Save your document. This is very important because if you don't save it your browser won't know that you've changed it. (Note: Some word processors have a nasty habit of switching back to their normal saving rather than keeping the document as text. If you have trouble getting your browser to open the document check on this.)

Switch to your web browser

Click in the Reload button at the top of your browser screen. This tells the browser to read the file that you just changed and saved. Remember -- until you press Reload you will be looking at the old version of your page.

Switch back and forth. Experiment. Learn.




Minute Five

Lesson Plan:

Part 1: Adding hypertext links


A hypertext link is the underlined text on a web page that a reader can click on to be transferred to another web page. This ability to link to other pages, either your own or those of others, is one of the powerful features of the web.

To add a link you give two kinds of information:

  1. The address of the page to transfer to.
  2. The text that the user will click on to activate that link.

So for example:

<A HREF = "MinuteFour.html"> Press this to go back to Minute Four </A>

Where
  1. MinuteFour.html -- is the page to transfer to.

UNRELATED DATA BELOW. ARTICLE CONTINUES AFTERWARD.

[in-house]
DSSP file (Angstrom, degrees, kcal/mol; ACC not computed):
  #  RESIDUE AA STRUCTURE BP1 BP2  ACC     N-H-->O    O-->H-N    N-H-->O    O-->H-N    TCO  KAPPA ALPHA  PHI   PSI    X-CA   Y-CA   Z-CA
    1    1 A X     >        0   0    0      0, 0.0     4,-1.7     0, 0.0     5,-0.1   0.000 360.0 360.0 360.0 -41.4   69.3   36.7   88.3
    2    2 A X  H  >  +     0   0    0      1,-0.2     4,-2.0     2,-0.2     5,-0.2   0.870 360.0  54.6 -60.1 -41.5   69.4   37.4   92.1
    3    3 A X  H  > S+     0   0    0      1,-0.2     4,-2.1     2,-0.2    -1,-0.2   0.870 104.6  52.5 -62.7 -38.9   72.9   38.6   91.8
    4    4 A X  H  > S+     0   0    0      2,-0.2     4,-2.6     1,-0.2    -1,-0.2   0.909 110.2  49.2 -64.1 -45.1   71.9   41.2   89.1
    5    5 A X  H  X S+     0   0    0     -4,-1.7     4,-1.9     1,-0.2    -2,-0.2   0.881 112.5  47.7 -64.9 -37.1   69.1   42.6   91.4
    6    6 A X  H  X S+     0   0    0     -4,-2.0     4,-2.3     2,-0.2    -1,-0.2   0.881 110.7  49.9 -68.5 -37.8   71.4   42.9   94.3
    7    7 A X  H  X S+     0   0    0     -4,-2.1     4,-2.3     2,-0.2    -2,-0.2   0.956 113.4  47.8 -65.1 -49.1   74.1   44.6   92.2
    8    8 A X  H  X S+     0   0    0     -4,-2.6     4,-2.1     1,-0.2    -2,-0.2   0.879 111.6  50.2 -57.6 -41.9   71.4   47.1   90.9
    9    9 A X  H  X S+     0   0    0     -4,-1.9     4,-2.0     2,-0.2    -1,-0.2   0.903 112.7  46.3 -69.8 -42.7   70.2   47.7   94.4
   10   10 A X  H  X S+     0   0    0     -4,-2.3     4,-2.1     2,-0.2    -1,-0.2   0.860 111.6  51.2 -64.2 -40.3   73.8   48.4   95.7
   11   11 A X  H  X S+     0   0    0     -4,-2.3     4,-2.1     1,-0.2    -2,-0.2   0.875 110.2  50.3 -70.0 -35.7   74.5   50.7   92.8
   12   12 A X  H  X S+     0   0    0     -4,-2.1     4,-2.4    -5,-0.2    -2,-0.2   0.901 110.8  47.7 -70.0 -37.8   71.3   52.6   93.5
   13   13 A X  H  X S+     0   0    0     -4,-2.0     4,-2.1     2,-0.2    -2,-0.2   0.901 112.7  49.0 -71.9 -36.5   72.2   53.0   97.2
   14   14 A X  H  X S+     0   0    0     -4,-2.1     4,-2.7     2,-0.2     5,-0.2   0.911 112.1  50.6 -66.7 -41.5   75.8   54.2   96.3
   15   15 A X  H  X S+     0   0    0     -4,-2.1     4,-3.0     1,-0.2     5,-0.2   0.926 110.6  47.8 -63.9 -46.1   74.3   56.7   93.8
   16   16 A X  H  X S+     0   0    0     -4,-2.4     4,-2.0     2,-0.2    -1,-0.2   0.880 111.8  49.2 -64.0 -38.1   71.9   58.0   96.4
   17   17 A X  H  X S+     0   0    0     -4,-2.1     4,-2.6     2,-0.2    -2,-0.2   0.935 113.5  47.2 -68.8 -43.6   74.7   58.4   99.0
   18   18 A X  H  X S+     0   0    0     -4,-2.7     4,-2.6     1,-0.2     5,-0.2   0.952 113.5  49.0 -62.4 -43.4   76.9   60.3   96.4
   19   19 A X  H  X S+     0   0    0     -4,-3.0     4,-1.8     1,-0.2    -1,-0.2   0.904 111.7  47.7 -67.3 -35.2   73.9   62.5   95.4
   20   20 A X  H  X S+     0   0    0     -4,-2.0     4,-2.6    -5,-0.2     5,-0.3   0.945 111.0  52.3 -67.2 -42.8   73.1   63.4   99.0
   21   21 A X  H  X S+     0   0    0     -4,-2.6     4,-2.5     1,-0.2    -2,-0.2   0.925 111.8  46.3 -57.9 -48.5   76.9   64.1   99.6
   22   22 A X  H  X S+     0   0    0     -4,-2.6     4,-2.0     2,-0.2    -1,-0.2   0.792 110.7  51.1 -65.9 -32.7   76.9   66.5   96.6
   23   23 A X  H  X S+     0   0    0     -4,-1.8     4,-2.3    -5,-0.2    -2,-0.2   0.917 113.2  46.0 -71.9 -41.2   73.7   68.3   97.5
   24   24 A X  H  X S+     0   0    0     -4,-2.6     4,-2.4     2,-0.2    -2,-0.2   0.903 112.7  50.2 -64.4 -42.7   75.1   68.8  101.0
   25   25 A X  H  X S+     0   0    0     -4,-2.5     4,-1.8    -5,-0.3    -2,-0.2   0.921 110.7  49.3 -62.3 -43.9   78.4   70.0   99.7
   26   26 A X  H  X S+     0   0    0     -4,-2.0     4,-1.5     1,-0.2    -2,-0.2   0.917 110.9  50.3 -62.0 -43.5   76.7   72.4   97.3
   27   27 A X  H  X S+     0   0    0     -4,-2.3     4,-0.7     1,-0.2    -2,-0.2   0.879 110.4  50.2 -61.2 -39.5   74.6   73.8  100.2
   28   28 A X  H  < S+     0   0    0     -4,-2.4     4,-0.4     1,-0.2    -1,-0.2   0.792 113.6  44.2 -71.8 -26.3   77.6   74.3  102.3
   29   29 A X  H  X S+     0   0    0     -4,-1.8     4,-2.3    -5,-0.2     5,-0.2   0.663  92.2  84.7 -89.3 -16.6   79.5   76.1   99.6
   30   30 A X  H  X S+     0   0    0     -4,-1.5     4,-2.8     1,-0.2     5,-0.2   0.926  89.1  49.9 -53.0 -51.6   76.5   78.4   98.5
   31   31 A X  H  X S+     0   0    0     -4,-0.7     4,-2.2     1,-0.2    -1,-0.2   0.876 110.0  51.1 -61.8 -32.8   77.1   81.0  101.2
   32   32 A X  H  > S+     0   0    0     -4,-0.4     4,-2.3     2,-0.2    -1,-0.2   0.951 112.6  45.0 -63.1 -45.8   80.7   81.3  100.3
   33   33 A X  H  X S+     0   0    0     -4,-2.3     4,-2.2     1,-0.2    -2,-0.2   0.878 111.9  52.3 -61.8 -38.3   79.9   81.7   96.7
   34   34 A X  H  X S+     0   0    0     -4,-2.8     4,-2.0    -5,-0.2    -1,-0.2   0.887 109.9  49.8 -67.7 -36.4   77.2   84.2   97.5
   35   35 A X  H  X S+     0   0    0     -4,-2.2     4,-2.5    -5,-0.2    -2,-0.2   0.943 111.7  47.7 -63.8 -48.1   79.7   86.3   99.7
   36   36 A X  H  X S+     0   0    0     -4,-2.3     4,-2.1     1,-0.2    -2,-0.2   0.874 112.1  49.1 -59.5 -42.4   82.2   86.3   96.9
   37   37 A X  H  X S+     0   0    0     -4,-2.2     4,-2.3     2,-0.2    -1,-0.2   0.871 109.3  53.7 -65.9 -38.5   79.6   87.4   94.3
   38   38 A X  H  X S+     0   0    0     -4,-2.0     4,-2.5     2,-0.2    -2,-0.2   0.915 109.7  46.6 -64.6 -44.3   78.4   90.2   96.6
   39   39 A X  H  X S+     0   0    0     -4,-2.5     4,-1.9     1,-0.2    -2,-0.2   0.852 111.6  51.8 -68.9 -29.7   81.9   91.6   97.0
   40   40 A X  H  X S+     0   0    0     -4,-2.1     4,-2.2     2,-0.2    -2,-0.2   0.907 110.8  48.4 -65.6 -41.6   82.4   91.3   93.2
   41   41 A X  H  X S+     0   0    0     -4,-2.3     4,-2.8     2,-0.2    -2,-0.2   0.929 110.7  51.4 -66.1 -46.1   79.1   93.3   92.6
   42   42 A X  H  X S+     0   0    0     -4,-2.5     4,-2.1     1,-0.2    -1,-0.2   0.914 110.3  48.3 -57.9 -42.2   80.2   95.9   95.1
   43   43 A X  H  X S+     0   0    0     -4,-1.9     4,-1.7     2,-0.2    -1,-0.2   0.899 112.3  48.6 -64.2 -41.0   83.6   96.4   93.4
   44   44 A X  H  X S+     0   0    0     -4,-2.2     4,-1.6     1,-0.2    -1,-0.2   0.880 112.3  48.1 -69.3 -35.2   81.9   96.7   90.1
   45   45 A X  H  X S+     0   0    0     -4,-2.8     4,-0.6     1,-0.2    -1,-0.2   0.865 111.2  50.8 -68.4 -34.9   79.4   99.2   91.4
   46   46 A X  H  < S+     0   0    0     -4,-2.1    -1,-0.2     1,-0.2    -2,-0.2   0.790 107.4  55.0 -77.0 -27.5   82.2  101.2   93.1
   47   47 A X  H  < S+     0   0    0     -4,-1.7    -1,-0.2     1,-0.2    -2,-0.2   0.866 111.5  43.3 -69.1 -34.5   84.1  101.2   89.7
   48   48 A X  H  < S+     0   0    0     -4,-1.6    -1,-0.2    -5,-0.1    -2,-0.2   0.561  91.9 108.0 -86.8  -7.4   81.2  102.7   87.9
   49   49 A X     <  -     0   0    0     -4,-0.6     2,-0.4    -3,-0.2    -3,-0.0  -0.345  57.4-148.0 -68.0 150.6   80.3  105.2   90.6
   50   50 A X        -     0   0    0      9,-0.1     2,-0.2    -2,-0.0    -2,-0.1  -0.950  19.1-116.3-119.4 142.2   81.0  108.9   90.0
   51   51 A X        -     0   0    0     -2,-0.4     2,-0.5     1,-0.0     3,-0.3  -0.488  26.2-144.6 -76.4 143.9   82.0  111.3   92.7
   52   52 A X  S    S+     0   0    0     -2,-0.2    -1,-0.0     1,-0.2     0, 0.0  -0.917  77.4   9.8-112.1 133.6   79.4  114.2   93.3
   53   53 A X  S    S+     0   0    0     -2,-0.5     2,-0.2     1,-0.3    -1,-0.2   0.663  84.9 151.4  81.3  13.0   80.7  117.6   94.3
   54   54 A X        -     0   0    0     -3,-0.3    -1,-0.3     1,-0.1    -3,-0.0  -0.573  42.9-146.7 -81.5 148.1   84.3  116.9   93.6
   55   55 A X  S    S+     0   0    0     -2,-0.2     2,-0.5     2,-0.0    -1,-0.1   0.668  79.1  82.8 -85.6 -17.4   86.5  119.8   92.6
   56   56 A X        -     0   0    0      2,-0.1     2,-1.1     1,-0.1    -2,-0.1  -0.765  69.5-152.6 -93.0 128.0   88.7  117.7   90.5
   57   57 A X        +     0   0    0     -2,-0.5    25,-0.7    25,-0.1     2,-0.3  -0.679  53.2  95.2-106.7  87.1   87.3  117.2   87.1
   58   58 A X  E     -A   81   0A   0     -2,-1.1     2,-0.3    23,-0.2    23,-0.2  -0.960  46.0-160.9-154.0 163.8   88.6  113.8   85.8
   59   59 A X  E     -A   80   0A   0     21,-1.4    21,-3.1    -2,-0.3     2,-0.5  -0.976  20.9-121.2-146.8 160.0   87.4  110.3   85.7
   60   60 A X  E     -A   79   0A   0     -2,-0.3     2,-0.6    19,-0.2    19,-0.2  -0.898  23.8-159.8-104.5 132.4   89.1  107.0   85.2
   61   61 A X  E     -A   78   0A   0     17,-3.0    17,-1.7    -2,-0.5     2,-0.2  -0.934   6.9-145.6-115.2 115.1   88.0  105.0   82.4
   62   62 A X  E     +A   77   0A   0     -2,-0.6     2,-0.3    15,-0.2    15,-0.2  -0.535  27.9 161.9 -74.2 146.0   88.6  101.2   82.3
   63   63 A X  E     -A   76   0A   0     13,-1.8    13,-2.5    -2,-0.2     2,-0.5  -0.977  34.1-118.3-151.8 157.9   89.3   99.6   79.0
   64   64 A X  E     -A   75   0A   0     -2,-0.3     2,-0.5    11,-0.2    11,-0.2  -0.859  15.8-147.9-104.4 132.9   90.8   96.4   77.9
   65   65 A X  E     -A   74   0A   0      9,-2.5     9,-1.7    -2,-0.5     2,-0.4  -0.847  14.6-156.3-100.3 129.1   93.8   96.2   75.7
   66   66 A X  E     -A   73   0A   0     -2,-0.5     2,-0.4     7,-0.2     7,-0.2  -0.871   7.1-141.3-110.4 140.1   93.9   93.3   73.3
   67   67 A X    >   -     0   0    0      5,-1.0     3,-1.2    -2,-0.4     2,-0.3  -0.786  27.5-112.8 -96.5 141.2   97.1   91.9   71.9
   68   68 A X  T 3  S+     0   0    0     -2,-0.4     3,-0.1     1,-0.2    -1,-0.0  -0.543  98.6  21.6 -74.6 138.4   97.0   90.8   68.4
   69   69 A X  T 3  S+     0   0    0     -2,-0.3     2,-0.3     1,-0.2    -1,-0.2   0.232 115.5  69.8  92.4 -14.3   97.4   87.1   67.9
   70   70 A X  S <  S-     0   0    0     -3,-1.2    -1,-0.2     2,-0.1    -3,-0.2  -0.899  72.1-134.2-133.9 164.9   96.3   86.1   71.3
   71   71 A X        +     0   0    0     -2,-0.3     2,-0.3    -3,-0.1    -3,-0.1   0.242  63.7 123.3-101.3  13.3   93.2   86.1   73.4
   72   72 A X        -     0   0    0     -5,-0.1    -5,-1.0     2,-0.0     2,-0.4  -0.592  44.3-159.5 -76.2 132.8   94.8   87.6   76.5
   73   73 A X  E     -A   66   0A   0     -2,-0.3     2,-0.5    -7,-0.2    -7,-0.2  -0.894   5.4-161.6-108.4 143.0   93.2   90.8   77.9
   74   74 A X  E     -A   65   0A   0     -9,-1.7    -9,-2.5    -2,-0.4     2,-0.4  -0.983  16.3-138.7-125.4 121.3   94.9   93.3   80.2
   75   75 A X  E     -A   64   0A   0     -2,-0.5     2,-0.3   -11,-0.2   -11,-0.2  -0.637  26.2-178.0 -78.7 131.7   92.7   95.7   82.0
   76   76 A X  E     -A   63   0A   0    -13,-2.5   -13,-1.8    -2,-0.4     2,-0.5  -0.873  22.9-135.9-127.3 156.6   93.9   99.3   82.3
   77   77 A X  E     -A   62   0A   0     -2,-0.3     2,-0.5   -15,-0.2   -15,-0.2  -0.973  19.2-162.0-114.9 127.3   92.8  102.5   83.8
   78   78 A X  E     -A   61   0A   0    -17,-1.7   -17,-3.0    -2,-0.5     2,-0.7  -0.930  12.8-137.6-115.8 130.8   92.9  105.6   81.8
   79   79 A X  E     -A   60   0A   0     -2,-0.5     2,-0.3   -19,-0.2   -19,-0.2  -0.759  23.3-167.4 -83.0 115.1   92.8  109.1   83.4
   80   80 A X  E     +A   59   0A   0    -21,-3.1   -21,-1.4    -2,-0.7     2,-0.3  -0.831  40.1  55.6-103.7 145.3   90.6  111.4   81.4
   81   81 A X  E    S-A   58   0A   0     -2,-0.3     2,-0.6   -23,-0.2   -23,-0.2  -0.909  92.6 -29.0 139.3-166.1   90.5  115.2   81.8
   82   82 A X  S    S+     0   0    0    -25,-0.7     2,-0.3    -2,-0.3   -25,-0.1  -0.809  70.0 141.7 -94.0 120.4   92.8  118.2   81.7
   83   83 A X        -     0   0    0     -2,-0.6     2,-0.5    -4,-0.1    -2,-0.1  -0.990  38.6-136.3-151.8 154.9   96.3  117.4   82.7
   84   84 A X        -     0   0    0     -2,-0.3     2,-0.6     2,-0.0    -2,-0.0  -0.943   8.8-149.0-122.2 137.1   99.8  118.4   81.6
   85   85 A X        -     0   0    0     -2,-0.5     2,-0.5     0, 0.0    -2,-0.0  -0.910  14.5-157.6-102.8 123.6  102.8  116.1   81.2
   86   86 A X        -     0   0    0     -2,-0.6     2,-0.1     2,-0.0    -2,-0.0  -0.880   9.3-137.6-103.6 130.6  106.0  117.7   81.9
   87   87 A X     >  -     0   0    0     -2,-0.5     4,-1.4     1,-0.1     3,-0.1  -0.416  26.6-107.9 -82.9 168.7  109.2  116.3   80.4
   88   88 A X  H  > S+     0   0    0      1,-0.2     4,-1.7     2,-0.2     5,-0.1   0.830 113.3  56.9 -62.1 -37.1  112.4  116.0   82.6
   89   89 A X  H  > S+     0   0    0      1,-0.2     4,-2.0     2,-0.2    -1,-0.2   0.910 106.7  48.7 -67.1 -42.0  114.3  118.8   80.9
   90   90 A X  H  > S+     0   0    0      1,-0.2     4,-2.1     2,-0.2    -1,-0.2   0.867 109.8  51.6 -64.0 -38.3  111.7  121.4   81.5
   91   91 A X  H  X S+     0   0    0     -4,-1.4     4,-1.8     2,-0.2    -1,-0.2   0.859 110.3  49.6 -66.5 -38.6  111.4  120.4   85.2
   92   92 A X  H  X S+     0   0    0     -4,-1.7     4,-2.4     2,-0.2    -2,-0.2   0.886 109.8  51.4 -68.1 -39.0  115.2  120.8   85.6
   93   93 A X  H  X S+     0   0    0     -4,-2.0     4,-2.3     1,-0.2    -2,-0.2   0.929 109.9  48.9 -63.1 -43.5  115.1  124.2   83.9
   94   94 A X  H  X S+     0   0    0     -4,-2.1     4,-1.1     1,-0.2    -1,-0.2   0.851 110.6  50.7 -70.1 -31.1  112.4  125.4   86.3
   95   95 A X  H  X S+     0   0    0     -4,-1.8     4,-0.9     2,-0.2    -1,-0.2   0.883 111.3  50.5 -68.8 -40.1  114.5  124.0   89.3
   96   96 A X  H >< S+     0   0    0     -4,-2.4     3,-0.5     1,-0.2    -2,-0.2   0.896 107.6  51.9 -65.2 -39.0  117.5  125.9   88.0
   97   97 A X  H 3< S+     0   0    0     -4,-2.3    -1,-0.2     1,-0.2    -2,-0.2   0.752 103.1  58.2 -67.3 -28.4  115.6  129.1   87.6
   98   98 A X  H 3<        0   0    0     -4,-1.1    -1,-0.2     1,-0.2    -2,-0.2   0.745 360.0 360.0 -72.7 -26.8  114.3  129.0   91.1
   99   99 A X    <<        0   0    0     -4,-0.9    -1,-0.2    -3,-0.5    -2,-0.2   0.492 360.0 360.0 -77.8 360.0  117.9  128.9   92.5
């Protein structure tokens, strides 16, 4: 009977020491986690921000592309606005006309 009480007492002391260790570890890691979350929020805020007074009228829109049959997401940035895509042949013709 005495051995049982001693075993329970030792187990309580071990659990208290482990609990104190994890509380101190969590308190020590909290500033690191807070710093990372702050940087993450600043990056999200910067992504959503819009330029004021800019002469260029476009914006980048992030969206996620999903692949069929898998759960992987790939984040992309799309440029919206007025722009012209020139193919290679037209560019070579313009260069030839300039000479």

2. Press this to go back to Minute Four -- is the text to click on.
Will produce a line that looks like this:

Press this to go back to Minute Four

And of course clicking on it will send you back to the Minute Four page.

Because the Minute Four page is stored in the same place as this page (and all the rest of the lesson pages) I only had to give the file name. To jump to a page at another site the command will look like this:

<A HREF = "http://www.netscape.com"> Netscape Home Page </A>

This tells the browser to jump to the Netscape home page. And on the browser it will look like:

Netscape Home Page


Part 2: Using Hypertext links (making buttons)


Here's the part that you've been waiting for! (Of course you have only been waiting for four and a half minutes.) -- how to make links that are push buttons rather than just underlined text. The fact is that you already know how!